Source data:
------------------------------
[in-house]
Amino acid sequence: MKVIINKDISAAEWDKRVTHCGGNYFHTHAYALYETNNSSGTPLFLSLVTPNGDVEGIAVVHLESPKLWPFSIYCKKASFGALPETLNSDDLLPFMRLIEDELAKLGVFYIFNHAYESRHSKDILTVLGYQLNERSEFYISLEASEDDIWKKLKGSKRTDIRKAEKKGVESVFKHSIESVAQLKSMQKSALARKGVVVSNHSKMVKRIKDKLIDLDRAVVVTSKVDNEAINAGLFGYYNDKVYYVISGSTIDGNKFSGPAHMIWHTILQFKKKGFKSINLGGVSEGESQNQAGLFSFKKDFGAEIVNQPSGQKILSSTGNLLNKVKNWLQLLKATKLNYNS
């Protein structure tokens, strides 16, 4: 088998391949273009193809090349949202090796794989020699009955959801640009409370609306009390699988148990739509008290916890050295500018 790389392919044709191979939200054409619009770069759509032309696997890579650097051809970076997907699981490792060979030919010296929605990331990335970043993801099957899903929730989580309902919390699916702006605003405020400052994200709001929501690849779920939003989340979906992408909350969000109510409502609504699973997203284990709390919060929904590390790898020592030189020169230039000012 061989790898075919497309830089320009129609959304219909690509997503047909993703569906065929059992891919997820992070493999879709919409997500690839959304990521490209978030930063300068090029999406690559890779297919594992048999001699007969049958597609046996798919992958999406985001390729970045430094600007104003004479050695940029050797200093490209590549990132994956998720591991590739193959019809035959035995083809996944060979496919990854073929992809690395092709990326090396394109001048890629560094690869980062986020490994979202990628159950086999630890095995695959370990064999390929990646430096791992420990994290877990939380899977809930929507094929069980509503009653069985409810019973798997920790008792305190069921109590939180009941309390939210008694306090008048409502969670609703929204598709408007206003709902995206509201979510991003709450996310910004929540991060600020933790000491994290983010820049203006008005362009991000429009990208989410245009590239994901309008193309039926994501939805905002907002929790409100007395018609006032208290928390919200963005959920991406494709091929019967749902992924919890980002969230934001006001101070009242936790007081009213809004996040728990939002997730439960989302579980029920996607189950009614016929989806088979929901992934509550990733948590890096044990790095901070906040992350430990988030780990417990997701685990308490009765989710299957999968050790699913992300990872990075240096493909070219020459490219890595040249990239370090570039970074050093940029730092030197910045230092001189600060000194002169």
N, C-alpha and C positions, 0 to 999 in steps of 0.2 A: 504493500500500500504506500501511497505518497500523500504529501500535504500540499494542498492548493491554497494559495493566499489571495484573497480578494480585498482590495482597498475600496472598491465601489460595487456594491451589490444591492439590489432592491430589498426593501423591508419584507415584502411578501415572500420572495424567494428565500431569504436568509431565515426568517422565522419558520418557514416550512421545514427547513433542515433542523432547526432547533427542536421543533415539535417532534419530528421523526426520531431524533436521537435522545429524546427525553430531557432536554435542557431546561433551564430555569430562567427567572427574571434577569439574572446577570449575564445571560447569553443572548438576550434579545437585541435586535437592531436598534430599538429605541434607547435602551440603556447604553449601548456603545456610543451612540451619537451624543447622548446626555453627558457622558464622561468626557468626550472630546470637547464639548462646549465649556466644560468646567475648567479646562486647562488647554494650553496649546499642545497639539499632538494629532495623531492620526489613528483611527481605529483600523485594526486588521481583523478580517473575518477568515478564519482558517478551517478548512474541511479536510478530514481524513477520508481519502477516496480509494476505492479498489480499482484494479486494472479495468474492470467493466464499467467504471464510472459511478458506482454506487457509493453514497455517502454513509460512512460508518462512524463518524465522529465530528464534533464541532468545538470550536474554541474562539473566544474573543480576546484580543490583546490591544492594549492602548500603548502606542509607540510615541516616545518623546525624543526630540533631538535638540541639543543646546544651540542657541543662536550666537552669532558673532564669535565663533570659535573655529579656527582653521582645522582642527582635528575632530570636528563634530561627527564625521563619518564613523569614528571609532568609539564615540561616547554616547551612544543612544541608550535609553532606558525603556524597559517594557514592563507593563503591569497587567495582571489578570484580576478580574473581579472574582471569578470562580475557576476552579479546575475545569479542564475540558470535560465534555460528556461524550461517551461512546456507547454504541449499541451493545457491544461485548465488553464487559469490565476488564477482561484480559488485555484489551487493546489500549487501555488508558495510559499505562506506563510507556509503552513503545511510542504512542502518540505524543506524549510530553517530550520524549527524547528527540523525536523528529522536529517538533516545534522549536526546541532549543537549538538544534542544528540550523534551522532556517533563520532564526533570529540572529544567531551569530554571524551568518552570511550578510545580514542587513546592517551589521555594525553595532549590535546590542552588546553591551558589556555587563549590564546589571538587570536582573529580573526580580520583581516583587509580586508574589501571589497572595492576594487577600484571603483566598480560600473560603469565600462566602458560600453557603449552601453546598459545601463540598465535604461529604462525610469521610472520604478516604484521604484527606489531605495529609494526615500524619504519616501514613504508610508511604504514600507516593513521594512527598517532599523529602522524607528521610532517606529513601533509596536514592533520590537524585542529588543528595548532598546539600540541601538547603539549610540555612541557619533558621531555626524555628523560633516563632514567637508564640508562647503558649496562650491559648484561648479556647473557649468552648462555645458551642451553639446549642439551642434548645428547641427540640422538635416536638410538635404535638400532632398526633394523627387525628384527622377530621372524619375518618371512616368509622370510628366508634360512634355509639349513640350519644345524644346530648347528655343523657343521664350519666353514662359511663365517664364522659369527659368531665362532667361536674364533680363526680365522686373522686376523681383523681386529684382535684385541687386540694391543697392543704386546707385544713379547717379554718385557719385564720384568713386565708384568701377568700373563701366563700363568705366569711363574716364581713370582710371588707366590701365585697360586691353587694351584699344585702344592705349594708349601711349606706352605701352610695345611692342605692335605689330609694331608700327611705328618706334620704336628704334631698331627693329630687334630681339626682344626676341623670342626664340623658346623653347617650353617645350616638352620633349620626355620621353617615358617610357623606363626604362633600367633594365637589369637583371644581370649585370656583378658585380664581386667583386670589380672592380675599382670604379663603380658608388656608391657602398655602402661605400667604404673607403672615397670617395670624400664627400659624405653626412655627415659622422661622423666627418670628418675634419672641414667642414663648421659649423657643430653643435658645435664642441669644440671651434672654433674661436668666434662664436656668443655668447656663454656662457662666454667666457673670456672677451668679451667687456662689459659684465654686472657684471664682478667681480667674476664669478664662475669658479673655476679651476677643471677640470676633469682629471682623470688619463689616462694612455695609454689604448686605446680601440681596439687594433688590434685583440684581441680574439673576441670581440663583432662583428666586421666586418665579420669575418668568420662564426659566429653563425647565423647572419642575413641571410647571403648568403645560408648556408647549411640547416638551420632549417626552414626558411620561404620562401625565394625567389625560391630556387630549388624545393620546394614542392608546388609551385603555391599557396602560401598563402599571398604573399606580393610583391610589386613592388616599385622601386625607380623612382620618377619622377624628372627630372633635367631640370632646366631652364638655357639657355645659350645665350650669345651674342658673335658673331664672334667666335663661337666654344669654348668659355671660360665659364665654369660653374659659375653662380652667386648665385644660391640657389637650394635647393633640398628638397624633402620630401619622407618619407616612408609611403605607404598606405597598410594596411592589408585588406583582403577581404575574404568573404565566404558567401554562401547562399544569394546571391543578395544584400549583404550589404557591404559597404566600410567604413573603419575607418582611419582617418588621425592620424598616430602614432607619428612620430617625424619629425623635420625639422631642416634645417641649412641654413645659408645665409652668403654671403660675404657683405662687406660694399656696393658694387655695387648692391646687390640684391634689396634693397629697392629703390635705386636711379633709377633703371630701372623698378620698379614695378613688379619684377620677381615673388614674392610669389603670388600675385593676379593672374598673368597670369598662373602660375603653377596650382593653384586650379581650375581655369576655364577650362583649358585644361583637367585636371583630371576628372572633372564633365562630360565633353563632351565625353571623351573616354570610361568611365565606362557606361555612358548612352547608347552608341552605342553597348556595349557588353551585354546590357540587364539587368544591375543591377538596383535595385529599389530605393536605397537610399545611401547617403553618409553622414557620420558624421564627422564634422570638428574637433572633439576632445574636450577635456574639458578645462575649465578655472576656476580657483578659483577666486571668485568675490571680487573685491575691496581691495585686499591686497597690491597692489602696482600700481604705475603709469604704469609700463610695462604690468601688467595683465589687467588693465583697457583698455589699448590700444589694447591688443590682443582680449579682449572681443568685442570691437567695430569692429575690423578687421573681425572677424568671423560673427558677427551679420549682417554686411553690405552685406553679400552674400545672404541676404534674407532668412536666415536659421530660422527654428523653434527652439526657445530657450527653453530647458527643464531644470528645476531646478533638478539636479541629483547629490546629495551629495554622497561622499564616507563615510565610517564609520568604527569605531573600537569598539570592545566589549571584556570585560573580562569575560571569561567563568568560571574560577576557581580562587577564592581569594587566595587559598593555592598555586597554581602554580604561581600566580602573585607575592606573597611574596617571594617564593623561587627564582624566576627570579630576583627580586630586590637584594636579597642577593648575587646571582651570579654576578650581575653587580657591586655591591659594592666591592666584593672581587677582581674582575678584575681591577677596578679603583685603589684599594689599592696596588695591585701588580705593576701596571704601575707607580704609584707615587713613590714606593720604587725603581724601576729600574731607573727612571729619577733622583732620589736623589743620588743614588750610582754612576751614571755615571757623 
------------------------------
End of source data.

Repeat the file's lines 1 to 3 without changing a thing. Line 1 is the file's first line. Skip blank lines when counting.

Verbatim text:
[in-house]
Amino acid sequence: MKVIINKDISAAEWDKRVTHCGGNYFHTHAYALYETNNSSGTPLFLSLVTPNGDVEGIAVVHLESPKLWPFSIYCKKASFGALPETLNSDDLLPFMRLIEDELAKLGVFYIFNHAYESRHSKDILTVLGYQLNERSEFYISLEASEDDIWKKLKGSKRTDIRKAEKKGVESVFKHSIESVAQLKSMQKSALARKGVVVSNHSKMVKRIKDKLIDLDRAVVVTSKVDNEAINAGLFGYYNDKVYYVISGSTIDGNKFSGPAHMIWHTILQFKKKGFKSINLGGVSEGESQNQAGLFSFKKDFGAEIVNQPSGQKILSSTGNLLNKVKNWLQLLKATKLNYNS
């Protein structure tokens, strides 16, 4: 088998391949273009193809090349949202090796794989020699009955959801640009409370609306009390699988148990739509008290916890050295500018 790389392919044709191979939200054409619009770069759509032309696997890579650097051809970076997907699981490792060979030919010296929605990331990335970043993801099957899903929730989580309902919390699916702006605003405020400052994200709001929501690849779920939003989340979906992408909350969000109510409502609504699973997203284990709390919060929904590390790898020592030189020169230039000012 061989790898075919497309830089320009129609959304219909690509997503047909993703569906065929059992891919997820992070493999879709919409997500690839959304990521490209978030930063300068090029999406690559890779297919594992048999001699007969049958597609046996798919992958999406985001390729970045430094600007104003004479050695940029050797200093490209590549990132994956998720591991590739193959019809035959035995083809996944060979496919990854073929992809690395092709990326090396394109001048890629560094690869980062986020490994979202990628159950086999630890095995695959370990064999390929990646430096791992420990994290877990939380899977809930929507094929069980509503009653069985409810019973798997920790008792305190069921109590939180009941309390939210008694306090008048409502969670609703929204598709408007206003709902995206509201979510991003709450996310910004929540991060600020933790000491994290983010820049203006008005362009991000429009990208989410245009590239994901309008193309039926994501939805905002907002929790409100007395018609006032208290928390919200963005959920991406494709091929019967749902992924919890980002969230934001006001101070009242936790007081009213809004996040728990939002997730439960989302579980029920996607189950009614016929989806088979929901992934509550990733948590890096044990790095901070906040992350430990988030780990417990997701685990308490009765989710299957999968050790699913992300990872990075240096493909070219020459490219890595040249990239370090570039970074050093940029730092030197910045230092001189600060000194002169």